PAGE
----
A few months back I posted on Google+ about how I’d gotten my Dad a Moto G as a Christmas/Birthday present to replace his old, decrepit HTC TyTN II:
I hadn’t anticipated it at the time, but gradually over the course of the last few months I’ve come to realise just how dramatically that modest, budget-friendly smartphone has changed the way in which we communicate.
Entirely for the better.
I moved to my own place quite a number of years ago. In that time I’ve spent a few years in different countries and even now live well over an hour from the parents. Communications have always been pretty straightforward but often times were prohibitively expensive or unnecessarily cumbersome, like setting dates and times for Skype conversations so as to guarantee we’re both online at the same time for example.
It’s been workable but not ideal. Skype wasn’t always as stable as it seems to be today, we would both have to be home to talk and the amount of issues with webcams, slow internet speeds degrading conversations and the general faffing that’d have to be undertaken (mostly on their end) in order to get a video conversation going was a pain. I’m also not typically someone who likes to put a conversation in the calendar, rather preferring to just pick up the phone when the mood strikes – It’s more relaxed, the conversation is a little more free-flowing and there’s no pressure to discuss everything to fill the time knowing this is your only opportunity to talk until the following week.
I tried a few things while I was abroad to make communications both cheaper and more dynamic. My Skype Server (right) was one of those attempts which allowed me to be both online 24/7 for when the parents wanted to call and have the ability to call out at reasonable rates whenever I felt like calling them. Obviously it wasn’t video-capable but I had a laptop for that.
As time has passed technology has improved no-end; mobile devices, cameras, web technologies, social networks, mobile data speeds, etc and while I’ve kept very much on top of the trend, Dad has not. I gave him his first personal (as in, not a work device) netbook at the beginning of 2013 which replaced the ageing, painfully slow desktop I built in 2005. This improved things to a degree, but despite being back in the UK and regularly talking over the phone (without calendar appointments!), except for the rare video call I was only seeing my parents when I undertook the drive to do so. That’s how it remained for several months.
Over the course of 2013 I was also watching Google+ expand exponentially. One of the more interesting features of the network that I hadn’t tried at the time was Hangouts. It had so much potential but the thought of getting the parents onto Google+ just for hangouts seemed a little overkill. Dad was quite happy Skyping when we video-called so I figured “don’t fix it if it ain’t broke”.
When Motorola announced the Moto G it immediately caught my attention. I was presented with a modern, powerful phone full of quality, well spec’d components, running a recent version of Android and built by a household name with a price-tag that seemed almost inconceivable. Could I really pick up a quality device like this for just £129?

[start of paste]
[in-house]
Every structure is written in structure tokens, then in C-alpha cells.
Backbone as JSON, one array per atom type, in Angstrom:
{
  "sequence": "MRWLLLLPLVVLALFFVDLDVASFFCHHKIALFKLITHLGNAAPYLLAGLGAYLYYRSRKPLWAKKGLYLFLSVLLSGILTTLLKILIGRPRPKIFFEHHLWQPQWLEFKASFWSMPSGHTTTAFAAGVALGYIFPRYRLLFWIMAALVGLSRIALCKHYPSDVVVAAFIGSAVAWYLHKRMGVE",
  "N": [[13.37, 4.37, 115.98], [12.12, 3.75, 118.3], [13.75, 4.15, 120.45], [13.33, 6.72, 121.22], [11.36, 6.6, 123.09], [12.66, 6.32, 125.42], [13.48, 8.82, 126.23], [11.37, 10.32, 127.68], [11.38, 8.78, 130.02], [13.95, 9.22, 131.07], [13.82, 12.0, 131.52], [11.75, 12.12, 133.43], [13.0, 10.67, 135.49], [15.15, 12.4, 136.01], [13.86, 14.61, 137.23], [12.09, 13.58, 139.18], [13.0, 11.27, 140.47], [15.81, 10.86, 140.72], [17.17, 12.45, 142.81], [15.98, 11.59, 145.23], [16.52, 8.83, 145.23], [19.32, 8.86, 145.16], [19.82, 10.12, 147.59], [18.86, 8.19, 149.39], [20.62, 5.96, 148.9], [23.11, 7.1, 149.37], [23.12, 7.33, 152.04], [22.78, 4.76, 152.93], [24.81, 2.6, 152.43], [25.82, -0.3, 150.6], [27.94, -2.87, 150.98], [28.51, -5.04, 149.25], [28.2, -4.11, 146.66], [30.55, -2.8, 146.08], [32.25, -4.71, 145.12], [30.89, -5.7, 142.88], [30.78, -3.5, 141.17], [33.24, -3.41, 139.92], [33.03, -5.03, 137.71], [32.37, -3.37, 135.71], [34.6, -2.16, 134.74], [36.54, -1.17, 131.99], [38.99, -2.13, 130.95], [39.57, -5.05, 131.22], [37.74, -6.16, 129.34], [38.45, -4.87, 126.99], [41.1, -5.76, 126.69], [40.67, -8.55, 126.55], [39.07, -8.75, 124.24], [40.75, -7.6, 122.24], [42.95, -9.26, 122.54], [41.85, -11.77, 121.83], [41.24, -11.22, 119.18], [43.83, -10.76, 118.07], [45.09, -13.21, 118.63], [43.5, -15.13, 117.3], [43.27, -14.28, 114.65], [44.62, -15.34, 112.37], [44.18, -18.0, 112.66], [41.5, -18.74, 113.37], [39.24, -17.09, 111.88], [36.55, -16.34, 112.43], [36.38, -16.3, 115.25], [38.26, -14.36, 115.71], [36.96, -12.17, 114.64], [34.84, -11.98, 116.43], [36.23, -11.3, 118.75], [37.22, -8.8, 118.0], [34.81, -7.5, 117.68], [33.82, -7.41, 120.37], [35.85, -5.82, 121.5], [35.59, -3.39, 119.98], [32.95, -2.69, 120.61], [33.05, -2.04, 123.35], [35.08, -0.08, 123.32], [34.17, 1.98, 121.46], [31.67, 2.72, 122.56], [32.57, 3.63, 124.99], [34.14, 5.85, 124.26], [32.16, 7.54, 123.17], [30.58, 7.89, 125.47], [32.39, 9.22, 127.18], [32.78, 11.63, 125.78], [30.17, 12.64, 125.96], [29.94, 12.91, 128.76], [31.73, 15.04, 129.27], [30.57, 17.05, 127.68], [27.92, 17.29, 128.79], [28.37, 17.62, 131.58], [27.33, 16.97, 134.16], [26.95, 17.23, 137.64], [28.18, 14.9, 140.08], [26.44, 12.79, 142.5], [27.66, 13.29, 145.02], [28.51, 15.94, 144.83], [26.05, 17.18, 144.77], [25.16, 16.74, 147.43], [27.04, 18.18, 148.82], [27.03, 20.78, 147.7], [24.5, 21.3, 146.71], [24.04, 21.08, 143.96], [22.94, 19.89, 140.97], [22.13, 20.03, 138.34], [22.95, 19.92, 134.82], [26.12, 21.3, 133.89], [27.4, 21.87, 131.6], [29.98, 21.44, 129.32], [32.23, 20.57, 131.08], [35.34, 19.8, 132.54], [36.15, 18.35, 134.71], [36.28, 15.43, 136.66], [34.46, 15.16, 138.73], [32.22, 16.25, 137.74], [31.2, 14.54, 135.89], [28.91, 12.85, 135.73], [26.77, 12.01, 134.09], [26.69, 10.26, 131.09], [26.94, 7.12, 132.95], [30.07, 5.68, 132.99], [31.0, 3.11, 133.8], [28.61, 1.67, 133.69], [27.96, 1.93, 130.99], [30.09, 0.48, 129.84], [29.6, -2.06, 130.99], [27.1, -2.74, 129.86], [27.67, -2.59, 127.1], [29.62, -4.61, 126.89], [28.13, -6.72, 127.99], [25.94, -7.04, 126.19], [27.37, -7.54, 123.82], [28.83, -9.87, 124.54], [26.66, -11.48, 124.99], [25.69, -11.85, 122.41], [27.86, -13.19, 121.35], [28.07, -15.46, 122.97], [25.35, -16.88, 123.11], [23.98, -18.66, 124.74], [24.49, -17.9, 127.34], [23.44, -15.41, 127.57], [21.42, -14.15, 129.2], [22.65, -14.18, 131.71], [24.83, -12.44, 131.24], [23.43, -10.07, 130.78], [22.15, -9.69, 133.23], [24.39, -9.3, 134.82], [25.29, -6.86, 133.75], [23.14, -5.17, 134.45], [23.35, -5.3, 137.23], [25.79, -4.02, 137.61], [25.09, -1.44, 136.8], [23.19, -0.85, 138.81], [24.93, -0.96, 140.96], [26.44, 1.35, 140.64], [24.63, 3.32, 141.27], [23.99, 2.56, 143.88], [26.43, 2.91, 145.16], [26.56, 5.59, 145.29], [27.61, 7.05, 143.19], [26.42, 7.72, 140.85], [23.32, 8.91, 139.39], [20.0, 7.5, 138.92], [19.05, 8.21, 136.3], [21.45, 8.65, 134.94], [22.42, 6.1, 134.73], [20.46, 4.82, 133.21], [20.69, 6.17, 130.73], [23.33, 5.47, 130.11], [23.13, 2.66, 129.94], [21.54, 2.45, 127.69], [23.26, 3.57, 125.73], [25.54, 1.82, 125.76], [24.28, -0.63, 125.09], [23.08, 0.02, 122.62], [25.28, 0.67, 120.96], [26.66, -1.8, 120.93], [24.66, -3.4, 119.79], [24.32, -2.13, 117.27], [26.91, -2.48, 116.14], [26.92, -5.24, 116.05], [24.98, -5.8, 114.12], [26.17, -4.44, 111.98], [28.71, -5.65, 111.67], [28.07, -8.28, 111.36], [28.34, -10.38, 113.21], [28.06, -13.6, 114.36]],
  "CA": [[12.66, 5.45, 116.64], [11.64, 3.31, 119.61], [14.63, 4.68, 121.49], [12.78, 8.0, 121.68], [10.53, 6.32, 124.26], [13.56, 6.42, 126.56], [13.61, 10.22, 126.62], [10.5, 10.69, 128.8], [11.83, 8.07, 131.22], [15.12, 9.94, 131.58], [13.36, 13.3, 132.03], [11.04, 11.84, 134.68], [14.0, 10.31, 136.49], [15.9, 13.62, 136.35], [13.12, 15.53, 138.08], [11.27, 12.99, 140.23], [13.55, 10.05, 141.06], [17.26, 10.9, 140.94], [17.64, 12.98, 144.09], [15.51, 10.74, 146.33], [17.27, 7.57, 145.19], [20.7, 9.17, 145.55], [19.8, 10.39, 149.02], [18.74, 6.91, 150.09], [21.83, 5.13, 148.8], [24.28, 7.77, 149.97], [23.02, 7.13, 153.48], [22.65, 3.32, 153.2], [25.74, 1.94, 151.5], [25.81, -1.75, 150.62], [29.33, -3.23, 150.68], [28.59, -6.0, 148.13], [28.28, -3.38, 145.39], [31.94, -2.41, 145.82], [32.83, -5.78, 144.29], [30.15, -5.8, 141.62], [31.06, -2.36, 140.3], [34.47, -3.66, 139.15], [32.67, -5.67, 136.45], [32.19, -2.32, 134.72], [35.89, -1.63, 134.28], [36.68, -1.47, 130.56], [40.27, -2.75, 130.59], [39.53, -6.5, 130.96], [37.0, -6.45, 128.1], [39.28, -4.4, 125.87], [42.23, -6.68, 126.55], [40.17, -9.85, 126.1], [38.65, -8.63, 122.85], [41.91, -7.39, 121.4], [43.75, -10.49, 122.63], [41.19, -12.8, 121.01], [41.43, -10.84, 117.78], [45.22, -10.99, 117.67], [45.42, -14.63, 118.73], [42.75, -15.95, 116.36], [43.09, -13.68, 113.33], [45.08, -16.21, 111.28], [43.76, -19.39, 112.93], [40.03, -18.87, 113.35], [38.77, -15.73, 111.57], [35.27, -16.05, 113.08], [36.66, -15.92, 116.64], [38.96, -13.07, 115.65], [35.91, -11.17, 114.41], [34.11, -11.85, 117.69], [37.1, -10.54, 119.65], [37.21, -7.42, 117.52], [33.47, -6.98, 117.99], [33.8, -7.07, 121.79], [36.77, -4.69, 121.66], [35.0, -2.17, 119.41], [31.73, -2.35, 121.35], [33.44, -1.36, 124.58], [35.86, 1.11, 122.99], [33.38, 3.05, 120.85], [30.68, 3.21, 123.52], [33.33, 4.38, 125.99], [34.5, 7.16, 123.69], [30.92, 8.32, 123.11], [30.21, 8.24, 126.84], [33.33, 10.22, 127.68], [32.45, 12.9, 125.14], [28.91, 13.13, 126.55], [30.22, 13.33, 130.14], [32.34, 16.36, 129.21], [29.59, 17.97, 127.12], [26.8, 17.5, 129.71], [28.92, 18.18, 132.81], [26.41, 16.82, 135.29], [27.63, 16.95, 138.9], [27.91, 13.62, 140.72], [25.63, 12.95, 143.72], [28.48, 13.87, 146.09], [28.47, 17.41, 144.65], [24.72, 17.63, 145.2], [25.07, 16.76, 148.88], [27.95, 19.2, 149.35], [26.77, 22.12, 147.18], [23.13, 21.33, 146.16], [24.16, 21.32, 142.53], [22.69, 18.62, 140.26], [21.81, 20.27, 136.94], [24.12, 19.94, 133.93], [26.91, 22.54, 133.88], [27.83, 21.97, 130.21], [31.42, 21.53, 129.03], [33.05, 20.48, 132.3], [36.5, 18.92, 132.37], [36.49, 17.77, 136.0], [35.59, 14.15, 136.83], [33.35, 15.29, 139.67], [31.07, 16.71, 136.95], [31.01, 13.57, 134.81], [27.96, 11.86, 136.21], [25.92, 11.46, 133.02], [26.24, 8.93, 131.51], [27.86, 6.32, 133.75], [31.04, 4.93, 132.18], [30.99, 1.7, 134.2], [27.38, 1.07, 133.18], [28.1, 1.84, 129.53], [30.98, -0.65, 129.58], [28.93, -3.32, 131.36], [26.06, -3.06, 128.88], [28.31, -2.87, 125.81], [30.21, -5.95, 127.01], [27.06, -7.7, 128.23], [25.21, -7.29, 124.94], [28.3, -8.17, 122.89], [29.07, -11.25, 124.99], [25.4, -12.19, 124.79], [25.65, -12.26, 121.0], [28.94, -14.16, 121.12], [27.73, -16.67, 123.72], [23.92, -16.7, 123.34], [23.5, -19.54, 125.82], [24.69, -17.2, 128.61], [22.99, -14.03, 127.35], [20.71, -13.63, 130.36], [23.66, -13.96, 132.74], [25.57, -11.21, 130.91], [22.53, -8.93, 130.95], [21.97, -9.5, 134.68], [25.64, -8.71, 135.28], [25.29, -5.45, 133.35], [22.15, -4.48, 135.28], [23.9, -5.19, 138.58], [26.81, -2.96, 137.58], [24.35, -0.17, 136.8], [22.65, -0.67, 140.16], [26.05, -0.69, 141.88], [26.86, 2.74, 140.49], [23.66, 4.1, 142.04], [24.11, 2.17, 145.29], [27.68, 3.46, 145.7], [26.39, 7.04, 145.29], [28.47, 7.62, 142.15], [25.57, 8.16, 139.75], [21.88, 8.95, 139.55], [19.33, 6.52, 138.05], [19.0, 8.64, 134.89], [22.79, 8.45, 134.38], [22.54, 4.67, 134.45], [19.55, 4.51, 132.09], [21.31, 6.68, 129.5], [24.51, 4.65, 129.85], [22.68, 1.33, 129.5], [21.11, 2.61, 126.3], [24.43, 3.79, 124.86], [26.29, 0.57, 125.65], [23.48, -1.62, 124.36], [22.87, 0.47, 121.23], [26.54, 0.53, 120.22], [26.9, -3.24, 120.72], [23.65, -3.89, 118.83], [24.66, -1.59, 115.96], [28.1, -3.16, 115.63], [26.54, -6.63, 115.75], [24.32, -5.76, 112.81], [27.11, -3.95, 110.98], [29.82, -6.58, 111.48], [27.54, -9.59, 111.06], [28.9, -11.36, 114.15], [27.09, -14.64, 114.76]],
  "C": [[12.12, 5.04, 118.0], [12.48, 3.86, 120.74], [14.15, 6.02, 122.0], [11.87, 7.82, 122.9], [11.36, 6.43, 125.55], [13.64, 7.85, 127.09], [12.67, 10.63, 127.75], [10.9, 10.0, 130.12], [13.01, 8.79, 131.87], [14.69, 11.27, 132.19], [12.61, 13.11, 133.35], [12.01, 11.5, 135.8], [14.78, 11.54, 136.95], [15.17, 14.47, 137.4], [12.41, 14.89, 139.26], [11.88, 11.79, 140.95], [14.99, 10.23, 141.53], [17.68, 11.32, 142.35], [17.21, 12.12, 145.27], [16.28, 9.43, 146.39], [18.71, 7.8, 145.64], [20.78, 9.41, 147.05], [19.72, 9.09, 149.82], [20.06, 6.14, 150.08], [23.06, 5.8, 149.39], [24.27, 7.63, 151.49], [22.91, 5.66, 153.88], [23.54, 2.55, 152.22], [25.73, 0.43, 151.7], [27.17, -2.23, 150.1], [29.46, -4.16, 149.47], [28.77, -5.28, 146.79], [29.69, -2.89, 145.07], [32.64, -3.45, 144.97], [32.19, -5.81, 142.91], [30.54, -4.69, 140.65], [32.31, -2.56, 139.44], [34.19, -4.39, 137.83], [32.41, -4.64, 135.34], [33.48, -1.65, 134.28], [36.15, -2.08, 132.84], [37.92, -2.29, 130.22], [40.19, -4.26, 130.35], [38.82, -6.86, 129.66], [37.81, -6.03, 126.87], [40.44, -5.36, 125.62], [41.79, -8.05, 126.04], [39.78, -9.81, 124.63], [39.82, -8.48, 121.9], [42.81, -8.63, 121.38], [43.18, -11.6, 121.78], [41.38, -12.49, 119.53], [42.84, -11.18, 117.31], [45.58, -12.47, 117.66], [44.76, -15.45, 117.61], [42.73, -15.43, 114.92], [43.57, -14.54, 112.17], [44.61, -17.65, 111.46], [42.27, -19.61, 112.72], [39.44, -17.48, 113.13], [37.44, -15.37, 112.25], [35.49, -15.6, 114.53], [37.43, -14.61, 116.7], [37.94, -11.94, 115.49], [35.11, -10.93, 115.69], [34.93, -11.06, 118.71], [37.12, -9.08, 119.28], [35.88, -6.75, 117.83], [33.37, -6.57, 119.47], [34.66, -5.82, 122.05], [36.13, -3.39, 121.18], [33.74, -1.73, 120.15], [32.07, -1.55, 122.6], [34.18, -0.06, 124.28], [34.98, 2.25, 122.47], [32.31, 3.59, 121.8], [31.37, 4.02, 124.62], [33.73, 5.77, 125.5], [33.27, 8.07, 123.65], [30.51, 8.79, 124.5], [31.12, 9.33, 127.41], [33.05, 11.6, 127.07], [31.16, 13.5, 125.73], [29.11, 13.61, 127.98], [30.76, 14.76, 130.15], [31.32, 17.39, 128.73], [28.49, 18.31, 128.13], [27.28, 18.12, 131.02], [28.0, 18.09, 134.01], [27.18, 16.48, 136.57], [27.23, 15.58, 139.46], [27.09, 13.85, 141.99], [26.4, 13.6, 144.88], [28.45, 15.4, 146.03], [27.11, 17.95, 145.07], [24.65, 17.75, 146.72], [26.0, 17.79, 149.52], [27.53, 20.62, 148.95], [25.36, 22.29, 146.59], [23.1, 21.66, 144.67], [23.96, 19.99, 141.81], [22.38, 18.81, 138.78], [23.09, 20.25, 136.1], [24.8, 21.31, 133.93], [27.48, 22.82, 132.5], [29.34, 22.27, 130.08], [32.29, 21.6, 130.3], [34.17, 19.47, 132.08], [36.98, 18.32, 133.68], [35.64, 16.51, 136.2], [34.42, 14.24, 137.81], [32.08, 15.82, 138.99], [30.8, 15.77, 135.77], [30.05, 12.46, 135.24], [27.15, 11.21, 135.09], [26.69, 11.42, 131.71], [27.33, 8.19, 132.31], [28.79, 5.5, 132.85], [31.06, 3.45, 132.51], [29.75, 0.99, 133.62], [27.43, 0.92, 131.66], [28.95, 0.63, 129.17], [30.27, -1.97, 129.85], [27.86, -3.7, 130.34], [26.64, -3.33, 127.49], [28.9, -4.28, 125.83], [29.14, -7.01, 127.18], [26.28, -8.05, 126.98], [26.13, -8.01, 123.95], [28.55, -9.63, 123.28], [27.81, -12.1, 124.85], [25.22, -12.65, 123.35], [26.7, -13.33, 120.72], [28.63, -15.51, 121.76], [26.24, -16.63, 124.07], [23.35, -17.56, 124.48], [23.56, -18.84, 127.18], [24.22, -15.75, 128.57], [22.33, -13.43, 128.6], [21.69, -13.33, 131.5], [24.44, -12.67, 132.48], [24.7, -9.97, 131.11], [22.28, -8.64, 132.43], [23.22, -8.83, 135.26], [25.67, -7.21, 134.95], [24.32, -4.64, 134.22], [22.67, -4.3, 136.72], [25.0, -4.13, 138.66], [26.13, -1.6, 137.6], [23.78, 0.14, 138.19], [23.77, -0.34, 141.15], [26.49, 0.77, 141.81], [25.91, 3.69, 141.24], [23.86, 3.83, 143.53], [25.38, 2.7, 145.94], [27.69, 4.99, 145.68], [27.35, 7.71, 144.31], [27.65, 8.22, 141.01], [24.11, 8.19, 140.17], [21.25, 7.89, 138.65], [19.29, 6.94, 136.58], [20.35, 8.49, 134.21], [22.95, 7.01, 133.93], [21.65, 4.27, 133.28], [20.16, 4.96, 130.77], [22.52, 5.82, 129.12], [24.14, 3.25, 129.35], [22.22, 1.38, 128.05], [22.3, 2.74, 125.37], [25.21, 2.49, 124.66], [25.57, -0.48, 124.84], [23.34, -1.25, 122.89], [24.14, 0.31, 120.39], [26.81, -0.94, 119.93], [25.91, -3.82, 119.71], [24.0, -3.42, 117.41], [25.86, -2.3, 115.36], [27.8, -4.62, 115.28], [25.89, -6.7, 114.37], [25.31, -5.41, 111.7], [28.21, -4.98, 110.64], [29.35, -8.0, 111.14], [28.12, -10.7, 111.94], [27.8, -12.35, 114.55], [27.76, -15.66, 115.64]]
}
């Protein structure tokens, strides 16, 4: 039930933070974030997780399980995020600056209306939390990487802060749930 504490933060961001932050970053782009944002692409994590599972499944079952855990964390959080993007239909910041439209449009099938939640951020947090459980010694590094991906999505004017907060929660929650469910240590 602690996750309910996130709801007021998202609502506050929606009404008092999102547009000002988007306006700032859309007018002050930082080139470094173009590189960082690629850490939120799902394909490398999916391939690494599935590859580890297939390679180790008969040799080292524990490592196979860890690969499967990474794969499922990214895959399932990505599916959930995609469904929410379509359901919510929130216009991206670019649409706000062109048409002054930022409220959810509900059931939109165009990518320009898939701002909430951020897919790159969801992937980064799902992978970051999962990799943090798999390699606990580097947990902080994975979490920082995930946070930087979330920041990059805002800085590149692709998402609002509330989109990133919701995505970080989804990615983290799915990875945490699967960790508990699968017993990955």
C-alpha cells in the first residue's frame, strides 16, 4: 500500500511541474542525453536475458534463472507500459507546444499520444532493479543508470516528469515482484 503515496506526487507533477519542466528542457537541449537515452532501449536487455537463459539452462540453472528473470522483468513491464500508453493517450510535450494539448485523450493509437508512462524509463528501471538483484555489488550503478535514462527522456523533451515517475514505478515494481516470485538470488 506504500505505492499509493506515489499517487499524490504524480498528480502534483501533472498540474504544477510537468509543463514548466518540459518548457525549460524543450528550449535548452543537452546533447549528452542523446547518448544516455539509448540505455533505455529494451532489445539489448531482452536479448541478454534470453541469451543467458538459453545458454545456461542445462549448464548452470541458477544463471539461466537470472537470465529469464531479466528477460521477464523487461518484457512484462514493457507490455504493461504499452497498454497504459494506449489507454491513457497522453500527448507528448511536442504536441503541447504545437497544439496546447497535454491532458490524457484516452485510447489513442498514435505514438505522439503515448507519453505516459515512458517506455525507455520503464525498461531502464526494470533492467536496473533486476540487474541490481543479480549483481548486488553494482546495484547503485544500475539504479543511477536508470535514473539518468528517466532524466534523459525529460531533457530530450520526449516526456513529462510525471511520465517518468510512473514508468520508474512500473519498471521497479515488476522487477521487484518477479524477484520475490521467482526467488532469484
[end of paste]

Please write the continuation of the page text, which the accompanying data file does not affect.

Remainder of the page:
And I did.
Having listened to the complaints about Dad’s TyTN II for a number of years (a phone I also had for a while), I knew the Moto G would be the absolute perfect introduction to Android. It is much larger, better built, the keyboard is of a size that allows it to be used with thumbs rather than a stylus, it’s running as near-stock Android as you’ll get on a non-Nexus and best of all – it’s affordable!
The weekend after the launch, I picked up the Moto G from Phones4u. Incredibly they had it available as a PAYG upgrade for only £99, saving £30 before I’d even pulled out my wallet! Their phones are almost always SIM-free, even those supplied as part of a network deal. It allows them to keep one stockpile of devices without worrying about how many they have for each individual network I suppose.
As I was setting up the device, Hangouts was on my mind once again – fully integrated into Android out of the box, nothing to set up or maintain and no learning curve to deal with. Well, almost – as an Android novice coming from Windows Mobile 6.1 there were a lot of basic functions to explain, particularly around swiping rather than tapping for things like answering calls, pulling down the notification area, etc. If you’re a seasoned smartphone user you wouldn’t even begin to think subtle differences like that would cause a problem, but I’ve seen it so many times now, you really can’t take anything for granted.
The excitement got to me and I ended up giving Dad his gift almost a month earlier than anticipated, but it’s possibly one of the best decisions I made in 2013. The extra 3 weeks of use gave us ample time to work through questions, concerns, how best to use the device and more, so when I went away for New Year we kept in touch through messages, emails and video calls as if we’d been doing it for years.
But it wasn’t just while I was away, the Moto G has given my parents and I a means for decent, enjoyable, frustration-free communication from anywhere. Whether I’m in the car in Finland or Dad’s working on a telecom mast at the top of a mountain in mid-Wales, we can talk and see each-other as if we’re in the same room, we IM and text now where he’d avoid doing so on his old device (requiring a stylus for the tiny keyboard was very frustrating) and bringing in other people – Nan, my brother – is as simple as pointing the phone at them.
No scheduled calls.
No need to boot up the laptop.
And maybe the best bit?
It took nothing more than one modest, affordable device to completely change how my family and I communicate with one another.
The Moto G is the best purchase I’ve ever made.